Types of Garage Door Openers [How They Work Explained]

If you’ve walked into your local Home Depot or Lowe’s, you’ve probably seen a handful of garage door openers for sale. But did you know there are many different types of garage door openers to choose from, and what they have on the shelf might not be the best type for your home? 

The first time I replaced one, I totally did it the wrong way. Instead of focusing on the specific type, I focused on the brand of garage door opener. 

In this article, we’ll dig into the different types of garage door openers, how they work, their features, pros, and cons to see which is right for you.


Chain Drive Garage Door Openers

If your parents had a garage door opener when you were a kid, chances are it was a chain drive garage door opener. It’s a simple design that hasn’t changed much over the years.

As the garage door opener’s motor turns, it moves the chain running along the track length, pulling open the door. The concept is similar to how a bicycle works. 

Because they’re so simple, chain drive garage door openers are usually the least expensive, ranging in price from $100 to around $250. 

Garage door opener chain

In addition to being affordable, chain drive garage door openers are more powerful than their belt-drive counterparts. Commercial garage doors, which are often much larger than residential doors, will often have chain-drive openers to handle the additional weight. 

Although the chain does need regular maintenance, it’s more durable than a rubber belt and rarely fails. That makes chain drive openers perfect for doors that are opened and closed frequently. 

While chain drive garage openers are affordable and reliable, they also have drawbacks. The chain can vibrate as it moves up and down the track, making them much noisier than belt drive openers. This makes them less suitable for attached garages below living areas.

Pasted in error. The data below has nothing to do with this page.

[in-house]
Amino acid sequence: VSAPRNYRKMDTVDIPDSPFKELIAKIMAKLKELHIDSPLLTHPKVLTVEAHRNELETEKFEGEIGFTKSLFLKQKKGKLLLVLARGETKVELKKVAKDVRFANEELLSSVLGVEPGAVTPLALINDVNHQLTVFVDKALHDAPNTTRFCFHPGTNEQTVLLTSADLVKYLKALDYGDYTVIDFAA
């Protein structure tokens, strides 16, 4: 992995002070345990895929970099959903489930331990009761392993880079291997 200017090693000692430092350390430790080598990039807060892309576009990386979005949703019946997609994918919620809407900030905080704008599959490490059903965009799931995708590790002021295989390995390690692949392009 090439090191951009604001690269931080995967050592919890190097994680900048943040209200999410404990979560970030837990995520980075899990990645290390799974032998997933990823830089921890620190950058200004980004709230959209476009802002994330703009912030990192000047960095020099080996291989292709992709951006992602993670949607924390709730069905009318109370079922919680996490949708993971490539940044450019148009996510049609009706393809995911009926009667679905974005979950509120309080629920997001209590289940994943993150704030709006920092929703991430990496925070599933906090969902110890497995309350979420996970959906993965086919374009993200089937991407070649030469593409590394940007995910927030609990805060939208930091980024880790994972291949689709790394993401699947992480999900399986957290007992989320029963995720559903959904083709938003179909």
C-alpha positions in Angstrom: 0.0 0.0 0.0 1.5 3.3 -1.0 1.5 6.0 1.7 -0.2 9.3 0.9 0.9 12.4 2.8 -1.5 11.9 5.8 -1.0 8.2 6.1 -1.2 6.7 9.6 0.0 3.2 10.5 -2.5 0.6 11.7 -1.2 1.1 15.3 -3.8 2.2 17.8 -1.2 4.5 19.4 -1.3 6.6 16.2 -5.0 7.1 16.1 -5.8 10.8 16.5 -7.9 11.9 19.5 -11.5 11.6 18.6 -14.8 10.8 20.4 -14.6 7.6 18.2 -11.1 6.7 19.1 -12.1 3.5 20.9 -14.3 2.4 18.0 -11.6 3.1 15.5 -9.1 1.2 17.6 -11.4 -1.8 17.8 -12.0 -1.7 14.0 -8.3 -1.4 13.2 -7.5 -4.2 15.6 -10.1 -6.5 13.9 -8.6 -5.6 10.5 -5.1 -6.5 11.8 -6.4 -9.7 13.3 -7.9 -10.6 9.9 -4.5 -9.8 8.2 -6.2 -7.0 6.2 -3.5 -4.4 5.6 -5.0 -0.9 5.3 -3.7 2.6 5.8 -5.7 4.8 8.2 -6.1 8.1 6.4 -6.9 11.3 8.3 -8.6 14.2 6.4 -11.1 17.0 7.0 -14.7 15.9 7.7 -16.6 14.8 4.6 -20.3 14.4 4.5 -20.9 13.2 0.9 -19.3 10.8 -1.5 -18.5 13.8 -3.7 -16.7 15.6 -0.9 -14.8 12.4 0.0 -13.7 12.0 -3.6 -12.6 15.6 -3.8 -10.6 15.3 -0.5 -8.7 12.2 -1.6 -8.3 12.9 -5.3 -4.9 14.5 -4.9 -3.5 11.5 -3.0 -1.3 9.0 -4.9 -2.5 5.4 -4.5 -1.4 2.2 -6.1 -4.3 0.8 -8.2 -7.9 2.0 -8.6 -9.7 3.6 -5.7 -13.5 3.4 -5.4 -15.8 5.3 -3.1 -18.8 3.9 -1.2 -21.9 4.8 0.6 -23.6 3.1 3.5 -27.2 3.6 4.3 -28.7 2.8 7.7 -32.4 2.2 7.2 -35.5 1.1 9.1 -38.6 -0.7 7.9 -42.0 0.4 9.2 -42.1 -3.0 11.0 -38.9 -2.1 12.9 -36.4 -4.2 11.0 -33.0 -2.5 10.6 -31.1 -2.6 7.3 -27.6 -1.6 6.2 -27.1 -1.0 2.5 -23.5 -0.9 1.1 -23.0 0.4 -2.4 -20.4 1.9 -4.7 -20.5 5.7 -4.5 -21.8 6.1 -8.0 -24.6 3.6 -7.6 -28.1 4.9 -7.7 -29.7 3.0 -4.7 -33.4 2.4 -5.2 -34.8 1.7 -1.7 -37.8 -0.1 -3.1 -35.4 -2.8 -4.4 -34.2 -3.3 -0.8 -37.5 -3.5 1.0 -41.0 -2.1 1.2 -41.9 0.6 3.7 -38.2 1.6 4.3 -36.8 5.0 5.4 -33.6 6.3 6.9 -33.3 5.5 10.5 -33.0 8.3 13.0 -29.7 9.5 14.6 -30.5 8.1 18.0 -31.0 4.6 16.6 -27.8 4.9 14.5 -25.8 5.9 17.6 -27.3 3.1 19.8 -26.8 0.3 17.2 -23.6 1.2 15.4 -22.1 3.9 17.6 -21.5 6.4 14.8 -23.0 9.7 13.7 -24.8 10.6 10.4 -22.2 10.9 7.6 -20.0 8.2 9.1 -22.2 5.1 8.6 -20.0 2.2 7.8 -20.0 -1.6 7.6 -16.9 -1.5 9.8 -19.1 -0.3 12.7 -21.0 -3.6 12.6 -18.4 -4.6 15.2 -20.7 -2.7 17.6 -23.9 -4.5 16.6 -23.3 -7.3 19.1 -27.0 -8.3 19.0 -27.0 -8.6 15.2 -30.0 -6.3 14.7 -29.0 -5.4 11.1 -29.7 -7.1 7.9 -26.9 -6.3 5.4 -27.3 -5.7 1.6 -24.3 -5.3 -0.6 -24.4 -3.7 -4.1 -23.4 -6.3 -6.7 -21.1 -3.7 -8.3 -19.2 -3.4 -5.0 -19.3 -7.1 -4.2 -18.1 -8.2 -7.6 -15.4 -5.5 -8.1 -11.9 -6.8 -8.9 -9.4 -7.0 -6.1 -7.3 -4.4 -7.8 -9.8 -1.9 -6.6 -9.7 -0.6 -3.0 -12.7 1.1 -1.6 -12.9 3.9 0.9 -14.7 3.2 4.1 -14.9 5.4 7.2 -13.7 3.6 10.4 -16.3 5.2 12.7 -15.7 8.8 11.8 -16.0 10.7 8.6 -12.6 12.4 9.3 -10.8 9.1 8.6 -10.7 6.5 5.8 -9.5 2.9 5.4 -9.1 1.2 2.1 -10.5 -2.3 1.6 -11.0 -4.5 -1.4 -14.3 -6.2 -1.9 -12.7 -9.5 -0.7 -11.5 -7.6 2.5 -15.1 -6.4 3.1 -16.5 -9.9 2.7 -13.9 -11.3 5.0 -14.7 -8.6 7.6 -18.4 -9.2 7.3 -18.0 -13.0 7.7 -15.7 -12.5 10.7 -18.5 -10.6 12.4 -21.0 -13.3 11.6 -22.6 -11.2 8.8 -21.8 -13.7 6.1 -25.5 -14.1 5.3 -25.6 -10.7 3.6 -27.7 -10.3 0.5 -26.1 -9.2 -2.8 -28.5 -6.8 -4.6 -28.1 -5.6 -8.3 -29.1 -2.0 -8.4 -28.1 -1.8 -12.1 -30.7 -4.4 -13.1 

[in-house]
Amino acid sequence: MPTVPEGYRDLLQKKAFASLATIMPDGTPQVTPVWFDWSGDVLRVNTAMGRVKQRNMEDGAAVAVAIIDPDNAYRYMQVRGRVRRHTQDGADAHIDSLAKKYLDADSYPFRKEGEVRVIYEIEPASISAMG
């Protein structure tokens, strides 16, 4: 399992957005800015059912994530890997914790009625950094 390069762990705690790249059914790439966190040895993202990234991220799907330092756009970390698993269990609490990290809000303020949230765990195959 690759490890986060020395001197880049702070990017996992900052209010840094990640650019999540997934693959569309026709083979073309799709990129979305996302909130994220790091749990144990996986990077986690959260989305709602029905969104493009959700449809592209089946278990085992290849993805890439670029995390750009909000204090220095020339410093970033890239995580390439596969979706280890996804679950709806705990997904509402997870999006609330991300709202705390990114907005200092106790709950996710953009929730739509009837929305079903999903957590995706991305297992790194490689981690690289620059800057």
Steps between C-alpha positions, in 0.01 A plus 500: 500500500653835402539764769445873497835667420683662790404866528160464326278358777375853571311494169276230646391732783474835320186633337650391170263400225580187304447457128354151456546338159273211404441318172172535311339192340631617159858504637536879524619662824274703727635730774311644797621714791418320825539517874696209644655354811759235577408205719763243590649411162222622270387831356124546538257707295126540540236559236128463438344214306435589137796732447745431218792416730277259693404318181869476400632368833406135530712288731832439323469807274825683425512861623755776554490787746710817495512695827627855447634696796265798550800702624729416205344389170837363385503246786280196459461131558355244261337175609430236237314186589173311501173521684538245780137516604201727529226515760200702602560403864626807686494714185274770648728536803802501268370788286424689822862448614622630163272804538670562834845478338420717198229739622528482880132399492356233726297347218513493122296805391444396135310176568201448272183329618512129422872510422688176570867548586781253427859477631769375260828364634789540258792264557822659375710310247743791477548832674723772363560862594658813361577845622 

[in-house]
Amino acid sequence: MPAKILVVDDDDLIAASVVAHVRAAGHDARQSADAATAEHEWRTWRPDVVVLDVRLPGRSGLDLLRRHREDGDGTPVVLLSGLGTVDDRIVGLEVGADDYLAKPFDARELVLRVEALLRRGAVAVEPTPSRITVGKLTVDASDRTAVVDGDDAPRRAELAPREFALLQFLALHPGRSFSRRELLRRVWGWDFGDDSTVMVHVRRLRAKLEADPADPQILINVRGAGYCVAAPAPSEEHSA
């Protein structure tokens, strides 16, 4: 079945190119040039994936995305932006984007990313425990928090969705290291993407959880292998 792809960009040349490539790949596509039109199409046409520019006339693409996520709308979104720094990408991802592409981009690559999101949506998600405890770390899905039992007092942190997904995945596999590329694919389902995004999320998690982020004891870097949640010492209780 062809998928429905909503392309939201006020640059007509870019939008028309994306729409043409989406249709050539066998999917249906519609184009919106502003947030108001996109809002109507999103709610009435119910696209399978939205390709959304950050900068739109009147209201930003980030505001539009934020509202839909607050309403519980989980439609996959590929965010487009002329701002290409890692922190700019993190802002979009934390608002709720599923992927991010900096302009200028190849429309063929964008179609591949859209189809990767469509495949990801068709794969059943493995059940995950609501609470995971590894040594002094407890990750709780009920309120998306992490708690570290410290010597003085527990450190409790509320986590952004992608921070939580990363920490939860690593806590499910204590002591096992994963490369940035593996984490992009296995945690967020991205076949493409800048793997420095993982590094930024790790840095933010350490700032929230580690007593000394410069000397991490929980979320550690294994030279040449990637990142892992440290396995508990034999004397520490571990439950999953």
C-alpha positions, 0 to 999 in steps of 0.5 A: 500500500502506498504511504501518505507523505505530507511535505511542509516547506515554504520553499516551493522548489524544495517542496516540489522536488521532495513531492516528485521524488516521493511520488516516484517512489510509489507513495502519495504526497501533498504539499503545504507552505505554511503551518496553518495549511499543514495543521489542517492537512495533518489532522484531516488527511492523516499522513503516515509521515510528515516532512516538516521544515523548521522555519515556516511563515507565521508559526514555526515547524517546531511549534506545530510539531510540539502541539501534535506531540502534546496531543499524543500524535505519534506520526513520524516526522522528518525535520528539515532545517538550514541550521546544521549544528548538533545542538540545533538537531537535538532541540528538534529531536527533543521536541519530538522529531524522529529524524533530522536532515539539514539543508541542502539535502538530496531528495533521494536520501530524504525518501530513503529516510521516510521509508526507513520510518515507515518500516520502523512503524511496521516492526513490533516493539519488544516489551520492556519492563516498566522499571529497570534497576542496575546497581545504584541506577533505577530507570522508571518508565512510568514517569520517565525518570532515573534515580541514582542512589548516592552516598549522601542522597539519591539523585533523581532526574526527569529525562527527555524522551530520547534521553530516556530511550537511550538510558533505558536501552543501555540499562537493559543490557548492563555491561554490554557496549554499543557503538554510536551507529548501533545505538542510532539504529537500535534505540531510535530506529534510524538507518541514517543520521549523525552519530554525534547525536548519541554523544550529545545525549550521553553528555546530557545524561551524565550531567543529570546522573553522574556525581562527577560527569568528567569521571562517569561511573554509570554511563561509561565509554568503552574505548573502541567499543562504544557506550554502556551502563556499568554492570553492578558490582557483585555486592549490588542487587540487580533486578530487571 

Finally, chain drive garage doors require frequent upkeep. Depending on the garage door opener manufacturer, you may need to: 

  • Lubricate the chain
  • Grease the door rails
  • Adjust the chain limit
  • Tighten any loose hardware

Without proper maintenance, a chain drive garage door may wear out prematurely, resulting in accidents. 


Belt Drive Garage Door Openers

Belt drive garage openers work like their chain drive counterparts, except they use a rubber belt instead of a chain. 

The rubber belt is significantly lighter than a heavy metal chain, with fewer moving parts. This results in several significant advantages.

Belt drive garage door openers weigh considerably less than chain drive units. This, in turn, lets them run with smaller, more efficient motors. You’ll usually need a smaller horsepower motor in a belt-drive garage door opener vs. a chain drive opener

Garage door opener belt

Fewer moving parts make belt drive garage door openers ideal for dusty workshops. Metal chains, especially if properly lubricated, are magnets for leaves, dirt, and sawdust particles that eventually foul the chain. Rubber belts don’t have that liability. 

That said, rubber belts will eventually wear out and must be replaced. Still, getting at least ten years out of a garage door opener belt is common.

However, the main reason why homeowners prefer belt drive garage openers is that they are much quieter than chain drive models. This makes them ideal for attached garages near bedrooms and other living spaces. 

Unsurprisingly, these advantages make belt drive door openers more expensive than similar chain drive openers. The average cost of a belt drive garage door opener starts at $200 and can easily be as much as $400, depending on its features. 


Screw Drive Garage Door Openers

Screw-drive garage door openers were incredibly popular, but you won’t see them very often these days. In fact, only the Overhead Door Company (who owns Genie) still makes them for residential use. 

So what makes screw drive garage door openers unique, and why did they fade away?

Screw drive garage door openers feature a threaded metal rod (like a screw) fixed into a track running from the opener to the door. As the screw turns, it moves the door trolley to raise or lower the door.